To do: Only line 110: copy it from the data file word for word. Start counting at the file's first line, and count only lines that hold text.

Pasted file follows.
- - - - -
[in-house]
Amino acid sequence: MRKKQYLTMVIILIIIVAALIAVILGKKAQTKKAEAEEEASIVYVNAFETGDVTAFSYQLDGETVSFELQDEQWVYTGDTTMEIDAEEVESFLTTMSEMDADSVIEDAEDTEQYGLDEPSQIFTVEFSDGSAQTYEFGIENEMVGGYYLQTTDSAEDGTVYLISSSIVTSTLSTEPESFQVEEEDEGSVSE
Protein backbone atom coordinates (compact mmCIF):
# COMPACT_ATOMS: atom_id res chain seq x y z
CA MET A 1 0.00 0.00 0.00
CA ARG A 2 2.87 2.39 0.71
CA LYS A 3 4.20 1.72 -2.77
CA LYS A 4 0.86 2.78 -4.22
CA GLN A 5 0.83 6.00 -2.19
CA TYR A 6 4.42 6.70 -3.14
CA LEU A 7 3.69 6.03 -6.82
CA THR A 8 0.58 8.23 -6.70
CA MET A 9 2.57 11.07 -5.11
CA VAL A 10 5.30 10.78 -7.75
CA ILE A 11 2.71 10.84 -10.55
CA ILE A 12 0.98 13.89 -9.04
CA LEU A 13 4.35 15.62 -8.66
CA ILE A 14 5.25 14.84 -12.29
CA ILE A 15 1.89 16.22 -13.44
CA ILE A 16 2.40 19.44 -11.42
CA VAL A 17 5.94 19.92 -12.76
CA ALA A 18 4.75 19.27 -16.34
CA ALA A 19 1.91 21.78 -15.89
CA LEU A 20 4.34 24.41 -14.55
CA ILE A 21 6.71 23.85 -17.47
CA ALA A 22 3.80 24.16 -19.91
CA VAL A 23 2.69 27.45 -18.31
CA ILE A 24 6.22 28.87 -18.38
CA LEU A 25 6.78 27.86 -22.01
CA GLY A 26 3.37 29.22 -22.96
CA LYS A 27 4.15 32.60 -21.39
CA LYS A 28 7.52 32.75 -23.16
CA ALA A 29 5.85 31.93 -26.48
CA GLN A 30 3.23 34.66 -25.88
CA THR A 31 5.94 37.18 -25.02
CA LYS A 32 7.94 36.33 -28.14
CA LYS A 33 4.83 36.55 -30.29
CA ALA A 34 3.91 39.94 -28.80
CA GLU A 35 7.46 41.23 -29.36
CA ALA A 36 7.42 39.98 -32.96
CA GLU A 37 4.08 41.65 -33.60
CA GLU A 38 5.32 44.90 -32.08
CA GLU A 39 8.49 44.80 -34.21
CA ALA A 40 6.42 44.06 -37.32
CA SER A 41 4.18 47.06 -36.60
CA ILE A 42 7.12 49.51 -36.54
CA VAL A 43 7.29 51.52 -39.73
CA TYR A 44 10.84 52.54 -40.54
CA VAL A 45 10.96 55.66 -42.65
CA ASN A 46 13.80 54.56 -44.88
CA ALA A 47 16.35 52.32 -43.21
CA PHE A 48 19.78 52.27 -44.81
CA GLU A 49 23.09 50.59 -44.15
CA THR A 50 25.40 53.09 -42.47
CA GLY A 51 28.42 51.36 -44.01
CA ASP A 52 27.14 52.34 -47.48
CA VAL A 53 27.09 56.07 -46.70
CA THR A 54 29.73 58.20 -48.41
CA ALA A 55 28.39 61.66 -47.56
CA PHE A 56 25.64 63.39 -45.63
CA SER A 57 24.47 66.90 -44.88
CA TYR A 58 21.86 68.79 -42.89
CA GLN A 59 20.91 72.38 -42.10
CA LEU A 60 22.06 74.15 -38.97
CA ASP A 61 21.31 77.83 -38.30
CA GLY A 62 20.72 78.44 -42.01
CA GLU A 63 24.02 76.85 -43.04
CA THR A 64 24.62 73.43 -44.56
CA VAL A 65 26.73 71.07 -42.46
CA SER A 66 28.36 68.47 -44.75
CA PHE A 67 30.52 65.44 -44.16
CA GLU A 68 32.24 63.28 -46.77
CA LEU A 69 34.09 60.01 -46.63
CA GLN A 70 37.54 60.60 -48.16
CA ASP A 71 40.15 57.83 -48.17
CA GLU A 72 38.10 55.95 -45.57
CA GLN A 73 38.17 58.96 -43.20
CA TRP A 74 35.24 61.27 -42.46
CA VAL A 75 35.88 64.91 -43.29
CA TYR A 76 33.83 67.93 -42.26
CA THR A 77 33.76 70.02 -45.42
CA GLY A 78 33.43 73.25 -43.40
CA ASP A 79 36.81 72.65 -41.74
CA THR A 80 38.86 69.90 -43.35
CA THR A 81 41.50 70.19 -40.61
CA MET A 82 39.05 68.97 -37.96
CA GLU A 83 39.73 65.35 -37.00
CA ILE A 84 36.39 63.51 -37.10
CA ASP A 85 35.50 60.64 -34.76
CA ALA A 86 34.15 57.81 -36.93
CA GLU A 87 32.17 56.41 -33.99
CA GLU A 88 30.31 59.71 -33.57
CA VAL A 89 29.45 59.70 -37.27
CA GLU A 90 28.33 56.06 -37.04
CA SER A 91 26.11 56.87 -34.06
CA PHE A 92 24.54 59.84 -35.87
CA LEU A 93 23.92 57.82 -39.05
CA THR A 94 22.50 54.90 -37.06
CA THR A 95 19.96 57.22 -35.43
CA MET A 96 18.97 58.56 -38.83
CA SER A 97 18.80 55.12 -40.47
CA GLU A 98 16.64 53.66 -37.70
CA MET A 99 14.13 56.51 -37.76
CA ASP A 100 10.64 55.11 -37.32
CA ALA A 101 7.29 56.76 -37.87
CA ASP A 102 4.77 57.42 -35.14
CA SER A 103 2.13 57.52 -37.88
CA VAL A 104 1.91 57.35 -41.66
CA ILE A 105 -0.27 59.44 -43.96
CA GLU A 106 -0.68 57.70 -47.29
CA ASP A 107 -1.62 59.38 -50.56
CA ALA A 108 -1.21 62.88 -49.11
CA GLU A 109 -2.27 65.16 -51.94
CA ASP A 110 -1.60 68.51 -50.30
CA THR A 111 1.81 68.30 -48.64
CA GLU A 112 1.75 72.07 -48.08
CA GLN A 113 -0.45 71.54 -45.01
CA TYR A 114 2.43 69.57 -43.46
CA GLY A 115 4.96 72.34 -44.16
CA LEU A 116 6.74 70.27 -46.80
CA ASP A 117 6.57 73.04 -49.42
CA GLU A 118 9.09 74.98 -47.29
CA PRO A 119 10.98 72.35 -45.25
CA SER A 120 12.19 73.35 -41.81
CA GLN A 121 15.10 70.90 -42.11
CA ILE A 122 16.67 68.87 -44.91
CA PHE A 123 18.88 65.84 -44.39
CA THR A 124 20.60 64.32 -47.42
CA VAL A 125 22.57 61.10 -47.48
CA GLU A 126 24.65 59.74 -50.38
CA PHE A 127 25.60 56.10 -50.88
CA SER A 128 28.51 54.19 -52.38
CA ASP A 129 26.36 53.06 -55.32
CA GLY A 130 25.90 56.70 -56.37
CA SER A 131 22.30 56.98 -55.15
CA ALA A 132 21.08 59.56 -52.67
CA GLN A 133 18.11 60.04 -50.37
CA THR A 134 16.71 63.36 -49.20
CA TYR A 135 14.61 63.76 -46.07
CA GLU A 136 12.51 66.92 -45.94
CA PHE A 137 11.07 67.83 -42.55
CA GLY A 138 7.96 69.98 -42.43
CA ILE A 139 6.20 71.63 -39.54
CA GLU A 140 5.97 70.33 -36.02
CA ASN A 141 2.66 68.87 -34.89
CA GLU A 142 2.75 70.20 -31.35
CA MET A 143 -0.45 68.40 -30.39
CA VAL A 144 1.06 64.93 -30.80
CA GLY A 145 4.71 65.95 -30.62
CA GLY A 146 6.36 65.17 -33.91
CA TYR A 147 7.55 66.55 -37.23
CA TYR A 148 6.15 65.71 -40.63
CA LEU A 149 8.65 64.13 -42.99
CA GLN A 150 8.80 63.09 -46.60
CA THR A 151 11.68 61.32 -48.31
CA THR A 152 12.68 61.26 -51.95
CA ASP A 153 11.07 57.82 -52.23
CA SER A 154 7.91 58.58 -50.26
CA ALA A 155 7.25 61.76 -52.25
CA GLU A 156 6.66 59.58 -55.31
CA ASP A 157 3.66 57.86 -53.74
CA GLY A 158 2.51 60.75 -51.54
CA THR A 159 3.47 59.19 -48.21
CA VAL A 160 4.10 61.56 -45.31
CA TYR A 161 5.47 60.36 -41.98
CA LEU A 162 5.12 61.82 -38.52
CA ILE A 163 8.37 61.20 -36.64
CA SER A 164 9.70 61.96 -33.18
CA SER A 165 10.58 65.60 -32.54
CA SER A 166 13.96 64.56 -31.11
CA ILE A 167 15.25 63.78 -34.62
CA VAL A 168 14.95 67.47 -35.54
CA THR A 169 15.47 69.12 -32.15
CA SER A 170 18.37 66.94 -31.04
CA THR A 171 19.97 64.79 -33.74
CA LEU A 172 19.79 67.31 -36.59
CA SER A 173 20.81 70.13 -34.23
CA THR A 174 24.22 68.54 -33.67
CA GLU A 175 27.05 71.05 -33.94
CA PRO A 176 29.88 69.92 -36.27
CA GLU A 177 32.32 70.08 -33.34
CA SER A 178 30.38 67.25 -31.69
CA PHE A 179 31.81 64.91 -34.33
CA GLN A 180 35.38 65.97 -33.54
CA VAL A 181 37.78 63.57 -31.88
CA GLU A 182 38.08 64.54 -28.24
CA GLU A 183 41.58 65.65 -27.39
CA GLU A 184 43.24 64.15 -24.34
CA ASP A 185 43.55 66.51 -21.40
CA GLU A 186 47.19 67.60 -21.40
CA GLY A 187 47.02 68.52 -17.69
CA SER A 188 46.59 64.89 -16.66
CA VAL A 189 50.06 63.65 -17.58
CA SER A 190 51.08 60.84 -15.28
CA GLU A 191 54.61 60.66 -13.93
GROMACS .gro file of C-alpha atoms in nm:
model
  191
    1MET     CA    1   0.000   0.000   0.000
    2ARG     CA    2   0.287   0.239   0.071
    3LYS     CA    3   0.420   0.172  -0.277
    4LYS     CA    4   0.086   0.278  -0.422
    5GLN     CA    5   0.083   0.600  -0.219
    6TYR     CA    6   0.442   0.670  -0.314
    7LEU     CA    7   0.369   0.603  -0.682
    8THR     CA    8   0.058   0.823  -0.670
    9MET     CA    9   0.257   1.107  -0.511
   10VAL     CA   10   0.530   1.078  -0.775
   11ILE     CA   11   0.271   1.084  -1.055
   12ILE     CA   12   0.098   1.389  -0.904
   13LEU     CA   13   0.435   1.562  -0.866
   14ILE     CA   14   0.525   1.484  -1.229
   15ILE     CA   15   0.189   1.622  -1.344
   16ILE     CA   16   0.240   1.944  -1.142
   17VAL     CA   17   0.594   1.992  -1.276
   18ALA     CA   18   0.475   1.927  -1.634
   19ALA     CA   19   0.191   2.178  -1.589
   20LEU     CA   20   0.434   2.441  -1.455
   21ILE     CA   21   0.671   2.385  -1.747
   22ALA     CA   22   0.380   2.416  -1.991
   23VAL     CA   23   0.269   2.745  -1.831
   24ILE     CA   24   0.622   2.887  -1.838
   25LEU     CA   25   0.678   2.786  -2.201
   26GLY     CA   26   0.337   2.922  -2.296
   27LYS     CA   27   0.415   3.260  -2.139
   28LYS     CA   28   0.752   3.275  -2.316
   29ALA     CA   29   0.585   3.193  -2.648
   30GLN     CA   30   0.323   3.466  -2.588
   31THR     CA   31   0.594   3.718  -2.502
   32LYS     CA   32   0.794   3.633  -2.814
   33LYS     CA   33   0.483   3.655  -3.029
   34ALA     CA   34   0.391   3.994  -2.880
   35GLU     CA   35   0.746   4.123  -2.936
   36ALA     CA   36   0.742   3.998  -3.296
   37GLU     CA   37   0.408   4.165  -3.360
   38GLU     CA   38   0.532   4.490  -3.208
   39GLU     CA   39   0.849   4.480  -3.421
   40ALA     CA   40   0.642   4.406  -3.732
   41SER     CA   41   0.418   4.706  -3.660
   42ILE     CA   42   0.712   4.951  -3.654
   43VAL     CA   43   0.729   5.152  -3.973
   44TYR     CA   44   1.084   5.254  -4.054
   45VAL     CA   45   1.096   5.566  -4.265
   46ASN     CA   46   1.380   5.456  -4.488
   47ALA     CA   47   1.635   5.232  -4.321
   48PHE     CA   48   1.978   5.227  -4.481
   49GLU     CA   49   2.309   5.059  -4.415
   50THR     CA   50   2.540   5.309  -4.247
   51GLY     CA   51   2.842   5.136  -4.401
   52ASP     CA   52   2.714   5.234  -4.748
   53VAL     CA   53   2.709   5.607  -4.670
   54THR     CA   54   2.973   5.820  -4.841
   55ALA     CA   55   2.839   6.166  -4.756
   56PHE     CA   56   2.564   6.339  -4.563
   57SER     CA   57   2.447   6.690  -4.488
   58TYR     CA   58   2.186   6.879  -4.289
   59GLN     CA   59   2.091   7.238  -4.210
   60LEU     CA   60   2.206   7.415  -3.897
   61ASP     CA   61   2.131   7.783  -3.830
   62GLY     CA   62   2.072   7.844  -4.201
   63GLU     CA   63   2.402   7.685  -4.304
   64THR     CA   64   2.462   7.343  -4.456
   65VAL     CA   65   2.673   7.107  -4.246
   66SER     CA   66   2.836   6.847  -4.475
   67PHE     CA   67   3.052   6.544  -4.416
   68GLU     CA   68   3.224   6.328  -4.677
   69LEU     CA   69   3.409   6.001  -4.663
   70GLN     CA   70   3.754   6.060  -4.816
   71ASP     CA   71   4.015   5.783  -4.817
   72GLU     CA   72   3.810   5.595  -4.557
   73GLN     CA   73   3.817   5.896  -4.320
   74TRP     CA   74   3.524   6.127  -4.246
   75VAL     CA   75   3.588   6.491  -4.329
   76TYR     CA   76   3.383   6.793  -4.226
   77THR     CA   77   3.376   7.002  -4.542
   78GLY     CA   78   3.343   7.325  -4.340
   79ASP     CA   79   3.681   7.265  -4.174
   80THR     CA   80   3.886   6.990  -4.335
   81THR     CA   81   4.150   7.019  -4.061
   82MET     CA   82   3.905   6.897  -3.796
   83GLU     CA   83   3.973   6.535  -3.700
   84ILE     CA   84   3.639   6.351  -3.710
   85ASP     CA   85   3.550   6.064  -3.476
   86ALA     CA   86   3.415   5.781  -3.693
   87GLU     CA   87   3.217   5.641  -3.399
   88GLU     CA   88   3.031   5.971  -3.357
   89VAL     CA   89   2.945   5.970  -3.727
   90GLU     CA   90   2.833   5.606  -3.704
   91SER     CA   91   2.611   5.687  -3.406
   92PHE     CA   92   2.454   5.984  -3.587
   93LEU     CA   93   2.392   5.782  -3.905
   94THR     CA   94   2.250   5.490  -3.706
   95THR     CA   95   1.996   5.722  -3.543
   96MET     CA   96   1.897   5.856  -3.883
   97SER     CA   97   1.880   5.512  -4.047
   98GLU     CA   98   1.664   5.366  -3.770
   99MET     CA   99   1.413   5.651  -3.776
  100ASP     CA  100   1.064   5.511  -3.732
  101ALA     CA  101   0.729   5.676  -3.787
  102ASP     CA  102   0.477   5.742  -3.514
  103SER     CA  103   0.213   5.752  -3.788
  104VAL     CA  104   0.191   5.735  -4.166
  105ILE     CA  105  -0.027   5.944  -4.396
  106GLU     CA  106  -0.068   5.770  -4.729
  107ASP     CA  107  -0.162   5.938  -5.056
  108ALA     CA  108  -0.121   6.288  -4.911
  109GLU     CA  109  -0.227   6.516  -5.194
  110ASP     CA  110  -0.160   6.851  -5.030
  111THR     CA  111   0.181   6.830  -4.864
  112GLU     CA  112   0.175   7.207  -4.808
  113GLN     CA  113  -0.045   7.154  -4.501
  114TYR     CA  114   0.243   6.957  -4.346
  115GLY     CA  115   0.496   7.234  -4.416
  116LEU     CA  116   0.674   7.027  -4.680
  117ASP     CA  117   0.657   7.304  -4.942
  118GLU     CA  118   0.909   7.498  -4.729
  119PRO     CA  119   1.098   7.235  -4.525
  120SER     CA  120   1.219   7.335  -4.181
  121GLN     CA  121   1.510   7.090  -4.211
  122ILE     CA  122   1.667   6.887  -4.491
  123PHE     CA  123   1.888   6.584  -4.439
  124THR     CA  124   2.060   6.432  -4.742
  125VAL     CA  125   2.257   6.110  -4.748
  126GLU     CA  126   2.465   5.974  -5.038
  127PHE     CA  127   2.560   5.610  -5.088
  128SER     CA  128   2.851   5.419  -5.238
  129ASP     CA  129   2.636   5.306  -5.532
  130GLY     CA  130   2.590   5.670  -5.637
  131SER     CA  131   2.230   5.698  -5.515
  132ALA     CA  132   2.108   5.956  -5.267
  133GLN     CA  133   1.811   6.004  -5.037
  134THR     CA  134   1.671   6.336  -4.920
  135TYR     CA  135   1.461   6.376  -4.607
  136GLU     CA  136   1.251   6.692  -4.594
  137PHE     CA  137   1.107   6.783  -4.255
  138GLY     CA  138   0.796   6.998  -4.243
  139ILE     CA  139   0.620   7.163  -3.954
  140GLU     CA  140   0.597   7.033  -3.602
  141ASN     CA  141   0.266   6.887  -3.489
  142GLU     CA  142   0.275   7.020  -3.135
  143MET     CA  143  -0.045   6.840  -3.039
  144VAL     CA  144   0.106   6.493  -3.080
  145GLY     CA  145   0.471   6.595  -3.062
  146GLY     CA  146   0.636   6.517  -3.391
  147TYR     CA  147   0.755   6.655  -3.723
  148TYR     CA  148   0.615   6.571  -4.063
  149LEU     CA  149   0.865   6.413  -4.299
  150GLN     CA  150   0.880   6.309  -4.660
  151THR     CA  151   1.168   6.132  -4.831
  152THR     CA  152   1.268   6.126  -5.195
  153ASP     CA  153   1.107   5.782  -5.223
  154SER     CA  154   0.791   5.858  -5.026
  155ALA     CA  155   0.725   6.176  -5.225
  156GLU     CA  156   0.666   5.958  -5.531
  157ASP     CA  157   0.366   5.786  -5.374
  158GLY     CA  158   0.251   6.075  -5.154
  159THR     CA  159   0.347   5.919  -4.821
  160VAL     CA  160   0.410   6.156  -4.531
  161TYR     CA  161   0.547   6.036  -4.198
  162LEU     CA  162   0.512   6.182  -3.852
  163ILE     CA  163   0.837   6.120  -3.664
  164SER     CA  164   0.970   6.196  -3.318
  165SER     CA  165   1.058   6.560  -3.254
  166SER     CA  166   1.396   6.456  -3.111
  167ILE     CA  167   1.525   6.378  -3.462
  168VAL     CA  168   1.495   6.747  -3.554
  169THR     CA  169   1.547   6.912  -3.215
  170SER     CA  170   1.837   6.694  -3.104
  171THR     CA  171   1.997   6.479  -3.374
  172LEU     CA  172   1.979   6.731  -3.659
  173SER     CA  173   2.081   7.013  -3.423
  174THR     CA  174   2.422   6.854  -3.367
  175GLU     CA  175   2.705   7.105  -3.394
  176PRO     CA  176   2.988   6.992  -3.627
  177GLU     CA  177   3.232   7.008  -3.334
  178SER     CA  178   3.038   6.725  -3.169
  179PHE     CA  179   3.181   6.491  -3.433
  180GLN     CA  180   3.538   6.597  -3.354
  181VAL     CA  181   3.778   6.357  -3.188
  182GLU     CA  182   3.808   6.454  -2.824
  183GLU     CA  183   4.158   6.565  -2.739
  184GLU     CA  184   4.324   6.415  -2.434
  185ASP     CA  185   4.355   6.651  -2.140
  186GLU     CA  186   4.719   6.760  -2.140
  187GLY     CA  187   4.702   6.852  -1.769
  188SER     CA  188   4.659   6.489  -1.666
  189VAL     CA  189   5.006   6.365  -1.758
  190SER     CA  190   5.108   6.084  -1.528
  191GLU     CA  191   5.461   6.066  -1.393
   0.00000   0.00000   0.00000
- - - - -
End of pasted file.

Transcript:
CA GLU A 106 -0.68 57.70 -47.29